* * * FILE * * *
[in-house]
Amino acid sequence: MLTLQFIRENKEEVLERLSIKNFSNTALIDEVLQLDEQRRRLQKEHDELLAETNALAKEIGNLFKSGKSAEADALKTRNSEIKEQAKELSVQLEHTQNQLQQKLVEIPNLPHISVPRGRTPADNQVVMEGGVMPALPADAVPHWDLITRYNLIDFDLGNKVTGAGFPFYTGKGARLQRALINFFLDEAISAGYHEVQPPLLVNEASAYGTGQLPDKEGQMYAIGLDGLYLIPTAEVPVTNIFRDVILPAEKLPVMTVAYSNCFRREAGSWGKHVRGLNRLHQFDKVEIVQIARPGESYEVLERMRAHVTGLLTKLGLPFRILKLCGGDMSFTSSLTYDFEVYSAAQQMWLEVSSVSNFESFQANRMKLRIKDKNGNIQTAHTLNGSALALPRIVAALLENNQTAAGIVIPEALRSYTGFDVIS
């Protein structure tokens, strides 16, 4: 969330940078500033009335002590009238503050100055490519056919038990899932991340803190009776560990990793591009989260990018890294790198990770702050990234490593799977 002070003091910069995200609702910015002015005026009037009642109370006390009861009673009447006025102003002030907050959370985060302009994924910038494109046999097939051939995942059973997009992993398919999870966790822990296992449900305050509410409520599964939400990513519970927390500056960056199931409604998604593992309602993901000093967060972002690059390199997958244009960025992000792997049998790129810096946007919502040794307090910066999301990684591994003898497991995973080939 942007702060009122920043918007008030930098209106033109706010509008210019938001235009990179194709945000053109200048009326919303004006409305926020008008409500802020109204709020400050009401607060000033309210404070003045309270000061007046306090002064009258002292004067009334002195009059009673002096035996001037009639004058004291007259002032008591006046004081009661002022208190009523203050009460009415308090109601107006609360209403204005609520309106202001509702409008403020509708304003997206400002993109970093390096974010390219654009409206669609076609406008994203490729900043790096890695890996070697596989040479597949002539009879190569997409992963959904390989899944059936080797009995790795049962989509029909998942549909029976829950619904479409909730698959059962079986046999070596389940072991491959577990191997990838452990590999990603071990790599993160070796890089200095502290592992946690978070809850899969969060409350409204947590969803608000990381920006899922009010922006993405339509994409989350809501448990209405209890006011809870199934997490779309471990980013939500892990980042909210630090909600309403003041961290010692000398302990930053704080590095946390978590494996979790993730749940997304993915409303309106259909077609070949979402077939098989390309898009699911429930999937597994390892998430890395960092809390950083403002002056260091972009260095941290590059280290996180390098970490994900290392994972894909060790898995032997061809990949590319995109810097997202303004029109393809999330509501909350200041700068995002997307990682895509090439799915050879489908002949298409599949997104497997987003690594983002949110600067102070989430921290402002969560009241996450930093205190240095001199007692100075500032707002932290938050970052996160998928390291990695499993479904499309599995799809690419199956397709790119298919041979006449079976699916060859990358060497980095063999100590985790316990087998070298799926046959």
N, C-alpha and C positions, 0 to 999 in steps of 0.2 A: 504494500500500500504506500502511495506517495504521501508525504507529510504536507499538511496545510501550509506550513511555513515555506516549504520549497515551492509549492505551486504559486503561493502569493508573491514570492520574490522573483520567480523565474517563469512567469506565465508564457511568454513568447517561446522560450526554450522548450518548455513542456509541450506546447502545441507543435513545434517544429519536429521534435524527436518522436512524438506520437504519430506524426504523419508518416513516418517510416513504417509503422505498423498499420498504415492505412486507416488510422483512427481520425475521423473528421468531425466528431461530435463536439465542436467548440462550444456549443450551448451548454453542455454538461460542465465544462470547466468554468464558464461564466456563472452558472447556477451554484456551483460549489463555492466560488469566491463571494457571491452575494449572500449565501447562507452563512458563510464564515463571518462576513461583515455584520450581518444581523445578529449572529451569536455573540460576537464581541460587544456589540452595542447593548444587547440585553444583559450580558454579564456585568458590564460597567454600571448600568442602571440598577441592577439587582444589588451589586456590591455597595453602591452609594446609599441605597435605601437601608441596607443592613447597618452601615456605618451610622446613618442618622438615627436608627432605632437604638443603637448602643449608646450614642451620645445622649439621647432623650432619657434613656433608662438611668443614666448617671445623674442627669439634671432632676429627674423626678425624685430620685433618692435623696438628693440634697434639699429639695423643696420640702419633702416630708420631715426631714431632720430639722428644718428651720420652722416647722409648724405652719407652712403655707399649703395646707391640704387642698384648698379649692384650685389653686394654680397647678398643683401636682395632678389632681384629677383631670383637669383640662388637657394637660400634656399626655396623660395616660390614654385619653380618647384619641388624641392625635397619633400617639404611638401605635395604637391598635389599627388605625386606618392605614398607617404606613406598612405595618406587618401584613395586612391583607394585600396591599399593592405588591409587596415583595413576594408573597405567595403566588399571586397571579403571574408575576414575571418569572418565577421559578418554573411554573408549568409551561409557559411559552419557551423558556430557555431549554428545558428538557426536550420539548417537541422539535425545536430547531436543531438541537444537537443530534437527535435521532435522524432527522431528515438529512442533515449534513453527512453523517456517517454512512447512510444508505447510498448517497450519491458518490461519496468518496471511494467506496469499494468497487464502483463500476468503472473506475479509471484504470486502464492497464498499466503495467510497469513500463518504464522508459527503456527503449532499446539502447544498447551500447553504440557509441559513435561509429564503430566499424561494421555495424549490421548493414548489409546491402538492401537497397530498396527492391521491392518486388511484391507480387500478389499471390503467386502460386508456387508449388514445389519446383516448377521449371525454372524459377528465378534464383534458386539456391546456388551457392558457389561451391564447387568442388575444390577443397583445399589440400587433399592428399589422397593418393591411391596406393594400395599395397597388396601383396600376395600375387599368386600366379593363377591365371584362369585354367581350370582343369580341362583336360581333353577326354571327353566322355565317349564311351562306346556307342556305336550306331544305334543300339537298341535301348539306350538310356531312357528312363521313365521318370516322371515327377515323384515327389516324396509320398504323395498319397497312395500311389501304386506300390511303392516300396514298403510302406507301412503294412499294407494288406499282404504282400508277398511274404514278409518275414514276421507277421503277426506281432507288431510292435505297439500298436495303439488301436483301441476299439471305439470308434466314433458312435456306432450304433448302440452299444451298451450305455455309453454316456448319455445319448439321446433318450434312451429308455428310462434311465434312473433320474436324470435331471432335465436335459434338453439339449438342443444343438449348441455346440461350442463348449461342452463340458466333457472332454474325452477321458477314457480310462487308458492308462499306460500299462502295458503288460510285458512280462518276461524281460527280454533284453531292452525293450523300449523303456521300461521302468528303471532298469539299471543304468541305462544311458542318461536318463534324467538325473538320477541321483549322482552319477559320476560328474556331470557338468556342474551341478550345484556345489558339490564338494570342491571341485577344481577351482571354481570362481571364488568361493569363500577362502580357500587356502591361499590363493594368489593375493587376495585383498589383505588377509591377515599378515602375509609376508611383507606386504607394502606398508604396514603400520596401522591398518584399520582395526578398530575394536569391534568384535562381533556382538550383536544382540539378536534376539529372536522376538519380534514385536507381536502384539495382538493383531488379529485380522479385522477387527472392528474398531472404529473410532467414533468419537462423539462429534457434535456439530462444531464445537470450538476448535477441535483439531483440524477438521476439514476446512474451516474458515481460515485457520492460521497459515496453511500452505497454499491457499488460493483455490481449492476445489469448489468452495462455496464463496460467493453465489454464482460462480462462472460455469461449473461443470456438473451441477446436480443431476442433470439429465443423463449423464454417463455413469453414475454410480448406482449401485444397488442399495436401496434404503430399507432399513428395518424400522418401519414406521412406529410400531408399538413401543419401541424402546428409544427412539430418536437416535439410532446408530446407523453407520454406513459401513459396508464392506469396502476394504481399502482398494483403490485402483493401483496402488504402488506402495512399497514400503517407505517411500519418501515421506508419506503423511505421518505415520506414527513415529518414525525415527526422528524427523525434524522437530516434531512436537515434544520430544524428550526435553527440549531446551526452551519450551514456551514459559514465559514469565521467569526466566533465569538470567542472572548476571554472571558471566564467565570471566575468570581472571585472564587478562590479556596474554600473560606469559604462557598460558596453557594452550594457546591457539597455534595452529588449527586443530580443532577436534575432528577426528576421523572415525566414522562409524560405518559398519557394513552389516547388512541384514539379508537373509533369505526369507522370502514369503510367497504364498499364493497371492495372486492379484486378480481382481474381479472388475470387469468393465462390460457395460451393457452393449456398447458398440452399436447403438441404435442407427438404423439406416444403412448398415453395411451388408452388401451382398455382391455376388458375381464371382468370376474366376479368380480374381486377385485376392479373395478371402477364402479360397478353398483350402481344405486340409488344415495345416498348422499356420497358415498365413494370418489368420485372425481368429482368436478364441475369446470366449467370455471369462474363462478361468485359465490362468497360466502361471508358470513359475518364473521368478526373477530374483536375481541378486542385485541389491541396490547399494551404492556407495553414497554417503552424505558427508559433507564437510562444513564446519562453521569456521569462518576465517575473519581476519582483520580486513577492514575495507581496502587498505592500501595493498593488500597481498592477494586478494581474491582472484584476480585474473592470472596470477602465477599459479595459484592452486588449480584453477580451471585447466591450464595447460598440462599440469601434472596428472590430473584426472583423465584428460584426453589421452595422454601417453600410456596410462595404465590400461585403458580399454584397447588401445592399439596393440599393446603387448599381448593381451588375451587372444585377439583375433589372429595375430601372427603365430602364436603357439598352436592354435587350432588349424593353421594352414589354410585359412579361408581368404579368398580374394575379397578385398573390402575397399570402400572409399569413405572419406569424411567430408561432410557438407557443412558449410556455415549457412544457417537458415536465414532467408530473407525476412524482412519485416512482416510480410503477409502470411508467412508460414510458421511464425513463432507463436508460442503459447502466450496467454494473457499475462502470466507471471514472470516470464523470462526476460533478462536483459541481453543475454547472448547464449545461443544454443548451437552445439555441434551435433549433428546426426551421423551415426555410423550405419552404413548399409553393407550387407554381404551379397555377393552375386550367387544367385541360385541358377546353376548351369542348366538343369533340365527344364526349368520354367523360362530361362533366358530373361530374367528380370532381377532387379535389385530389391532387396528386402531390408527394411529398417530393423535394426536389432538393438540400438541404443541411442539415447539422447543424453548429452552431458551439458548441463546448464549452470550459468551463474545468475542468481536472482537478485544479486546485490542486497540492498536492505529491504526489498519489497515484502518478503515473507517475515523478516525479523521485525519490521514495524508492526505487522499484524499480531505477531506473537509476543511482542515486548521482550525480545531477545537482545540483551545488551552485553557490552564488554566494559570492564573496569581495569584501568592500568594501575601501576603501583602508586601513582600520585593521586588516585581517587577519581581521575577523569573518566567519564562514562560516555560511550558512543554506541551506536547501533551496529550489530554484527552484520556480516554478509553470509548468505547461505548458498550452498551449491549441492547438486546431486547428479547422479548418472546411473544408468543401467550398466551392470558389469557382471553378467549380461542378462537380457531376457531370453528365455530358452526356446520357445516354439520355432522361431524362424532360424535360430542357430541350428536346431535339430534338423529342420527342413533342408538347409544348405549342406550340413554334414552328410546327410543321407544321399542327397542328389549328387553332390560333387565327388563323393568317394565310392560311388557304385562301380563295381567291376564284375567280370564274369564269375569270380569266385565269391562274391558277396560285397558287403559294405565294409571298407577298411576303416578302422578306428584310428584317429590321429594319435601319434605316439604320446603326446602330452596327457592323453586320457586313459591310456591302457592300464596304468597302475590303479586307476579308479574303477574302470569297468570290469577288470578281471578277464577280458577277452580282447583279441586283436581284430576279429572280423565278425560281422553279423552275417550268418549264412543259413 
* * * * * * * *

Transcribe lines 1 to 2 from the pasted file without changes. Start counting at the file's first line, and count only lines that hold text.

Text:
[in-house]
Amino acid sequence: MLTLQFIRENKEEVLERLSIKNFSNTALIDEVLQLDEQRRRLQKEHDELLAETNALAKEIGNLFKSGKSAEADALKTRNSEIKEQAKELSVQLEHTQNQLQQKLVEIPNLPHISVPRGRTPADNQVVMEGGVMPALPADAVPHWDLITRYNLIDFDLGNKVTGAGFPFYTGKGARLQRALINFFLDEAISAGYHEVQPPLLVNEASAYGTGQLPDKEGQMYAIGLDGLYLIPTAEVPVTNIFRDVILPAEKLPVMTVAYSNCFRREAGSWGKHVRGLNRLHQFDKVEIVQIARPGESYEVLERMRAHVTGLLTKLGLPFRILKLCGGDMSFTSSLTYDFEVYSAAQQMWLEVSSVSNFESFQANRMKLRIKDKNGNIQTAHTLNGSALALPRIVAALLENNQTAAGIVIPEALRSYTGFDVIS